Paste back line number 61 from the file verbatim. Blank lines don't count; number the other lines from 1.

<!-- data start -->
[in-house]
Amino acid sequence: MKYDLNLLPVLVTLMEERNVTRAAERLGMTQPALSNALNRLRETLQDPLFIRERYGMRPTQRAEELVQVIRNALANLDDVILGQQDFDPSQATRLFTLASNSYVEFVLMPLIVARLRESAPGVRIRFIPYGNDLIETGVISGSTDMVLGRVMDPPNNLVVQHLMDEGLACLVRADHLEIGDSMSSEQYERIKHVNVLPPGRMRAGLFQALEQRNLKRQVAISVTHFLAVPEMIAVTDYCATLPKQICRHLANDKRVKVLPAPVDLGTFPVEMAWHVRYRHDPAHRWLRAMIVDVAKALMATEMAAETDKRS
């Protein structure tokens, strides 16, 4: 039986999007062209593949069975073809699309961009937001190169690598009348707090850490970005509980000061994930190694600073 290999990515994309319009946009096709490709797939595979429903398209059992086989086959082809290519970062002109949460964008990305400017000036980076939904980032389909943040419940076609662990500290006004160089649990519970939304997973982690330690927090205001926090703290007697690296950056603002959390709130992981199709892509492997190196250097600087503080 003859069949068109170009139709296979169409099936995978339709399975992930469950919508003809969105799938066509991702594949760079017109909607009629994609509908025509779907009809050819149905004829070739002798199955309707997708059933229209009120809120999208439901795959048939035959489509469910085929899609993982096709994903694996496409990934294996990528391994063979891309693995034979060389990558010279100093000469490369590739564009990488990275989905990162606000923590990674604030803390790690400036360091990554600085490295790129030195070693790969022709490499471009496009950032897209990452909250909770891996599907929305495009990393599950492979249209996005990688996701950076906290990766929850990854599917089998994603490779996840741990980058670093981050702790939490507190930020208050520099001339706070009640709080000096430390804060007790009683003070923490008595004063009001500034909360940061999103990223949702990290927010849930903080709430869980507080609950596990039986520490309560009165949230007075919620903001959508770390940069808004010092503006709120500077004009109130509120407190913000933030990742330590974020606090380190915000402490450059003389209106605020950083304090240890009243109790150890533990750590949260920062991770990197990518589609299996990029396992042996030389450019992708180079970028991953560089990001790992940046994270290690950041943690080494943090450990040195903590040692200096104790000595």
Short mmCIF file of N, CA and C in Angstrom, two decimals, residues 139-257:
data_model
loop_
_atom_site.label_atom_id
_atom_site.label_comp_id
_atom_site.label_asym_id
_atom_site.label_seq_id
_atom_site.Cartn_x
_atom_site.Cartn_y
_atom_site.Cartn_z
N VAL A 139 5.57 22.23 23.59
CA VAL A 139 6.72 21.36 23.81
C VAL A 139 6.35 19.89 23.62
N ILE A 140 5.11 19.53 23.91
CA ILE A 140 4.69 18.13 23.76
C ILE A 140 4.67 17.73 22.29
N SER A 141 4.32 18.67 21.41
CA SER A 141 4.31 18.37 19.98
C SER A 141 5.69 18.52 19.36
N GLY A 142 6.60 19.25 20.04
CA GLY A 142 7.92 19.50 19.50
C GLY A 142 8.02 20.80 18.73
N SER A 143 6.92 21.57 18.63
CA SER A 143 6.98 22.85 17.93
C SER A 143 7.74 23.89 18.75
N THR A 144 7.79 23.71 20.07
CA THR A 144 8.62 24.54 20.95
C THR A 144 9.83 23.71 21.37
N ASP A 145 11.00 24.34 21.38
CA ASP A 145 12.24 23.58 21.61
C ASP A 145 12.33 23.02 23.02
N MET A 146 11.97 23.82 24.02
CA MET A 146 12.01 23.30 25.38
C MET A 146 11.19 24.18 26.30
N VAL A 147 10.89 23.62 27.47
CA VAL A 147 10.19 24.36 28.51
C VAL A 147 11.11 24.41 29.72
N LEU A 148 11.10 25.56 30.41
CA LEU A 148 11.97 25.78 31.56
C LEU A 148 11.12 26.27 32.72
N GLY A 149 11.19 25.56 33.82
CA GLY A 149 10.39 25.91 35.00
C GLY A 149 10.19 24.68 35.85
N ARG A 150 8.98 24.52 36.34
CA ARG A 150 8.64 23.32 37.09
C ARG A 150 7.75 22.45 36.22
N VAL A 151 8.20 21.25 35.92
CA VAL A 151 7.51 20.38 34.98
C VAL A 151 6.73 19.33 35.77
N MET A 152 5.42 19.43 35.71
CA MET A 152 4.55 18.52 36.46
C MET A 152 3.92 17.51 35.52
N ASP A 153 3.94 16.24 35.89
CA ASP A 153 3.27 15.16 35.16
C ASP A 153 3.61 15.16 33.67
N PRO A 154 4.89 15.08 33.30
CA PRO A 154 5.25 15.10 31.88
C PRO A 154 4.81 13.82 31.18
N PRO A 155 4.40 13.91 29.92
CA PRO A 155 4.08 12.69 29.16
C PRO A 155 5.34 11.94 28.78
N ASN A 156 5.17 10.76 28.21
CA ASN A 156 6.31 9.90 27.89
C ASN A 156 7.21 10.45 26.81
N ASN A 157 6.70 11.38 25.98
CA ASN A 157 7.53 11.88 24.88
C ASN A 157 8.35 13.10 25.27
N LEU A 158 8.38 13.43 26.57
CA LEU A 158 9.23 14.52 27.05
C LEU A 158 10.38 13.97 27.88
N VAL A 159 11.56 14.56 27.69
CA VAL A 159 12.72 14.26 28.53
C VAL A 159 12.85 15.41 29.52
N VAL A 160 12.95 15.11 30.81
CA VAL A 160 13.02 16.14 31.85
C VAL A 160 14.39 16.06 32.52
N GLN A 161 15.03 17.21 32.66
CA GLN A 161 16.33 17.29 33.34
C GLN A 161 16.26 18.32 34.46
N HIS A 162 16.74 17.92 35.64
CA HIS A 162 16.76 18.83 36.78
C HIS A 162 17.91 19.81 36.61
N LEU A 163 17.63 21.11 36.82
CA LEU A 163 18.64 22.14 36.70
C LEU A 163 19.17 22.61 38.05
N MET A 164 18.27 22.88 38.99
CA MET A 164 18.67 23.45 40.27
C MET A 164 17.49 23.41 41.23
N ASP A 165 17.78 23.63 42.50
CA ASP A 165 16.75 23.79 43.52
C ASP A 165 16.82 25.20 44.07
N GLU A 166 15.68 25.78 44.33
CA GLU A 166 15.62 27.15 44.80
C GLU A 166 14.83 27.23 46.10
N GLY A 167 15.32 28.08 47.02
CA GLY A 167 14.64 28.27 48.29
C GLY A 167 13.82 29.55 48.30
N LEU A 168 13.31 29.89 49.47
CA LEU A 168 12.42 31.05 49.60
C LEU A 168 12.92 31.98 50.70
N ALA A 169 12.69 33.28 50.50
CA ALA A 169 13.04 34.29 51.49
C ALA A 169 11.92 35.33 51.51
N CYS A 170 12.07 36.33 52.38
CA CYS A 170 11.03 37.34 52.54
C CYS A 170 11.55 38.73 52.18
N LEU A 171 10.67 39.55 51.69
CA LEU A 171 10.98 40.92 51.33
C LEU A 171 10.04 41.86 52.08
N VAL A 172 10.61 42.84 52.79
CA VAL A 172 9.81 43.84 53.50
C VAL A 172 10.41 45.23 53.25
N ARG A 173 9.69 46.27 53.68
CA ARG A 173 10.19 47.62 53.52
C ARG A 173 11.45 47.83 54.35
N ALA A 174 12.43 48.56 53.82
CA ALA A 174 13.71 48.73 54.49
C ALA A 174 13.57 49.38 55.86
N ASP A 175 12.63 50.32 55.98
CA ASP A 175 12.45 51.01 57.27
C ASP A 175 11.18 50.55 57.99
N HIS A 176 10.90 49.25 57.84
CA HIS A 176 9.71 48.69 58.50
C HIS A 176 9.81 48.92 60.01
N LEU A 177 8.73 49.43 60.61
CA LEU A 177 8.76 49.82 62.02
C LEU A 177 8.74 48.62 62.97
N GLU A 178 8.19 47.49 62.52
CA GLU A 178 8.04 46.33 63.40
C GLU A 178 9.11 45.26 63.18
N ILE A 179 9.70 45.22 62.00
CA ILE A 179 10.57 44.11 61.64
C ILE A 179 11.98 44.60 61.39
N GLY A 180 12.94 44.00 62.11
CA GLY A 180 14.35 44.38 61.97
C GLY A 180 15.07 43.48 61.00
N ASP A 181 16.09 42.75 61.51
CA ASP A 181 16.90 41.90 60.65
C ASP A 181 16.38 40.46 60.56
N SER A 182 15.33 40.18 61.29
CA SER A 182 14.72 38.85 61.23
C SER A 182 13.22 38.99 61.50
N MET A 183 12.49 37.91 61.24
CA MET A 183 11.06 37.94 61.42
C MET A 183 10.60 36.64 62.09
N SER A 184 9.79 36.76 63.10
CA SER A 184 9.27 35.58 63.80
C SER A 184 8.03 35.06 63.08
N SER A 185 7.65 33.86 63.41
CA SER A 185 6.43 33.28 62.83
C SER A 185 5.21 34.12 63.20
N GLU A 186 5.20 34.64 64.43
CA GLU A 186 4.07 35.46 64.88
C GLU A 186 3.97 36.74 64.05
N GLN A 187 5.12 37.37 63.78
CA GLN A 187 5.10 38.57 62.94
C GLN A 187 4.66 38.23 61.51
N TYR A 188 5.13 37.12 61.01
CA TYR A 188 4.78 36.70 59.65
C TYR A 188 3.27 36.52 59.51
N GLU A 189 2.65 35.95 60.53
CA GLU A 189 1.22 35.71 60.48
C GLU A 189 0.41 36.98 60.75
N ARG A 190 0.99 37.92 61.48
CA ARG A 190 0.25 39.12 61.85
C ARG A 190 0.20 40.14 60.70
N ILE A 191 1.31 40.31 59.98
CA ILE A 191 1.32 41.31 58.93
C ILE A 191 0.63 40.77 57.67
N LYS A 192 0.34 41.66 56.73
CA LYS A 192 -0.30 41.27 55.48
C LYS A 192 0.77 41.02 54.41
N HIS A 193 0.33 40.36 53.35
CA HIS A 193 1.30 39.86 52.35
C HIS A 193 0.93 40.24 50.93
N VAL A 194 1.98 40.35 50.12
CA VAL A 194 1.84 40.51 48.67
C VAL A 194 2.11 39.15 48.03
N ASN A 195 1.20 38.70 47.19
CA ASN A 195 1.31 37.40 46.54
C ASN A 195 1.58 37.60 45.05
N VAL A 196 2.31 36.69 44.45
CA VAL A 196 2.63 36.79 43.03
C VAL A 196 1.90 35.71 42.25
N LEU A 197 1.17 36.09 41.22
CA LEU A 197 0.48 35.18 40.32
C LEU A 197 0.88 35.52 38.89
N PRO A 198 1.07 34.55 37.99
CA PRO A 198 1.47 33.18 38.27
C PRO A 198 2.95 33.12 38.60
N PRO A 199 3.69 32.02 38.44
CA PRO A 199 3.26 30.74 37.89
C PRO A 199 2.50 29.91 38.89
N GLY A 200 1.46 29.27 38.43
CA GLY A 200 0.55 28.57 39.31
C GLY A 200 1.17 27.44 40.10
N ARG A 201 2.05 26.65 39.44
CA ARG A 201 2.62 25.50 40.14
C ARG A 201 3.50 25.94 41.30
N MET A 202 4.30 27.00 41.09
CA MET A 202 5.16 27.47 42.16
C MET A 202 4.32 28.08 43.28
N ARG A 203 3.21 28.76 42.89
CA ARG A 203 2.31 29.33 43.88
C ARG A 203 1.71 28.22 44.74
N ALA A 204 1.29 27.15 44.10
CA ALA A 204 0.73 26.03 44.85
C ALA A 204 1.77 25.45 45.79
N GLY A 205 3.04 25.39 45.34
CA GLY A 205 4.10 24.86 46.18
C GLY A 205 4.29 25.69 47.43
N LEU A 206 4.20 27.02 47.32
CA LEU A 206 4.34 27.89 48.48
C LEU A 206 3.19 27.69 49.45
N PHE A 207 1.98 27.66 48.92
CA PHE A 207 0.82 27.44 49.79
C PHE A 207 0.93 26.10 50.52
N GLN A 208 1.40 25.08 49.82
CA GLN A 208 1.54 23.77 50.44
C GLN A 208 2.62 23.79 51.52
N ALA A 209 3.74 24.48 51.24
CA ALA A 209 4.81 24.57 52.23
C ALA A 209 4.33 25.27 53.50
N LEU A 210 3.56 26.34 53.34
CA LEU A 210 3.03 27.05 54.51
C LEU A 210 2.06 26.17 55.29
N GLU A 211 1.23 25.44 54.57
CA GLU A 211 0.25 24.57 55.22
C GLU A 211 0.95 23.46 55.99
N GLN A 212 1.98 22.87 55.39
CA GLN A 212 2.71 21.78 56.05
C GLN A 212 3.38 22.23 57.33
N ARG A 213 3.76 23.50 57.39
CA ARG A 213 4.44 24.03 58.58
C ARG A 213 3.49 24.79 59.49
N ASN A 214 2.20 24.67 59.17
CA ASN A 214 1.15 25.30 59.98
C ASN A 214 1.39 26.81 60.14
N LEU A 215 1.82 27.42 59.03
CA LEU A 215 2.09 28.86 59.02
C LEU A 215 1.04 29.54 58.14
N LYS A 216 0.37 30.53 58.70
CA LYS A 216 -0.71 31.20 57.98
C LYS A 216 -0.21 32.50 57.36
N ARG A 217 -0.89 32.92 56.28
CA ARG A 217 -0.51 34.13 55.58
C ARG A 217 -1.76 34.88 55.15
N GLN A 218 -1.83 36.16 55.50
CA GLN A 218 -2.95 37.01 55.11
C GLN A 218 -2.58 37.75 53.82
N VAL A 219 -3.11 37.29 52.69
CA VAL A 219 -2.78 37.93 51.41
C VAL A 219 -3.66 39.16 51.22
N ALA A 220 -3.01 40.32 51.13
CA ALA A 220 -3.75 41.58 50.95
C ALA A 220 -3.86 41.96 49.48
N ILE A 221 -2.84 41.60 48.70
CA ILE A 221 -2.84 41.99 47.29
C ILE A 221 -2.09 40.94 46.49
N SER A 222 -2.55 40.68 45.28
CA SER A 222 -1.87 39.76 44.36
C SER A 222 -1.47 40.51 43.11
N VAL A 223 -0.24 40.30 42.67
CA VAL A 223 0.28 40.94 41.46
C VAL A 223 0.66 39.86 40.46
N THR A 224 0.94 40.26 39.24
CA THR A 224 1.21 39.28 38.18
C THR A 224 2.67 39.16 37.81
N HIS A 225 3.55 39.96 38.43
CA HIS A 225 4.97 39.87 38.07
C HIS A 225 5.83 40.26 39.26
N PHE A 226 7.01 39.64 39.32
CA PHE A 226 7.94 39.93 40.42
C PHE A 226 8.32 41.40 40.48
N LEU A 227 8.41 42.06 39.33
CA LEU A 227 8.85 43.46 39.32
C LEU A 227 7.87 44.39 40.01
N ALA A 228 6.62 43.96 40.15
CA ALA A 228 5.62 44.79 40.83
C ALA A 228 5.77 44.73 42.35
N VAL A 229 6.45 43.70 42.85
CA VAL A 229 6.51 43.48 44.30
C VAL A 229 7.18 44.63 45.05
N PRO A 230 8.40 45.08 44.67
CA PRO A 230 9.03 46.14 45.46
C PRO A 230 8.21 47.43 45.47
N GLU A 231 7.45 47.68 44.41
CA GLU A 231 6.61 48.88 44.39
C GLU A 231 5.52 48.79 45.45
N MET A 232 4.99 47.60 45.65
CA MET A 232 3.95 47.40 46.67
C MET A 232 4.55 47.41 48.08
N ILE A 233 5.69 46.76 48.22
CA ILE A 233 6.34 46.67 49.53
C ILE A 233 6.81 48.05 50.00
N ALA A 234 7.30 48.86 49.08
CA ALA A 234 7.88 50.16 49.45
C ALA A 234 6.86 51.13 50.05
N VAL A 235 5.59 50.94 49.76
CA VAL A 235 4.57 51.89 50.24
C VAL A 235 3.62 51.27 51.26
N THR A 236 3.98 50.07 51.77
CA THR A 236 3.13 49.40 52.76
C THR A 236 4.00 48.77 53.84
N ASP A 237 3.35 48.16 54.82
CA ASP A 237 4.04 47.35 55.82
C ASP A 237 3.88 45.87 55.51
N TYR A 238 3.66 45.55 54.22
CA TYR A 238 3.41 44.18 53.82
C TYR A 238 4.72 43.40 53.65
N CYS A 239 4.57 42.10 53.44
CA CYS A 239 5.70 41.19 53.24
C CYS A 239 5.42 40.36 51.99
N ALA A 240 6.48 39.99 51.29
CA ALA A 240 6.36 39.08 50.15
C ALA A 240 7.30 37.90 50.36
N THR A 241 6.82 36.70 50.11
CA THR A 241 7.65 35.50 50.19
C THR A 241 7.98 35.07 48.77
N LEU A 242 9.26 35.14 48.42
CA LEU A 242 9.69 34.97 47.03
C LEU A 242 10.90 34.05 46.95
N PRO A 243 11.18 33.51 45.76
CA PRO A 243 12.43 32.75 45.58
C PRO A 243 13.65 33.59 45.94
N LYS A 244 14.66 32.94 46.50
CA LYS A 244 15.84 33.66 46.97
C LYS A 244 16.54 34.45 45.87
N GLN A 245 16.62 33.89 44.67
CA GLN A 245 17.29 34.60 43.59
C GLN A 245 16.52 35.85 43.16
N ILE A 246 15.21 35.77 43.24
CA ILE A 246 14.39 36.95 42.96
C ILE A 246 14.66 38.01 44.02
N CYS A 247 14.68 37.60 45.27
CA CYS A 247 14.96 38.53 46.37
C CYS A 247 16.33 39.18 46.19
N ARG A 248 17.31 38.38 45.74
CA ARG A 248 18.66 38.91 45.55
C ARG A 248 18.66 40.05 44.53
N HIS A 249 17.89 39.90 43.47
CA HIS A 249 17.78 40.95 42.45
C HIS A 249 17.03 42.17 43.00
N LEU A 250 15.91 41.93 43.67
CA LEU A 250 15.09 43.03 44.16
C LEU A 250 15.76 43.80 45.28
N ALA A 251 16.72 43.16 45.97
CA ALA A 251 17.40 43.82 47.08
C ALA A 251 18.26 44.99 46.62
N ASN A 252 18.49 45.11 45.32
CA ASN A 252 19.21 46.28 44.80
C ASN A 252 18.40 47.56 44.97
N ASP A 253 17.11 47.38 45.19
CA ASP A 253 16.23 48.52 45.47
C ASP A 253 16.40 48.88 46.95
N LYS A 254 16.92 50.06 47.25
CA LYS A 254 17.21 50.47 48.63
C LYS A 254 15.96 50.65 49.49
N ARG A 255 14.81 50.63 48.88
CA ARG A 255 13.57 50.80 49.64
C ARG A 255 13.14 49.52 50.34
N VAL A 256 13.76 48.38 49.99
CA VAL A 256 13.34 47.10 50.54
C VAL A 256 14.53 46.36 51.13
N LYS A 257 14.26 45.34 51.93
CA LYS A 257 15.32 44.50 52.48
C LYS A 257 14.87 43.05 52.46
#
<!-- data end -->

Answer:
C PRO A 154 4.81 13.82 31.18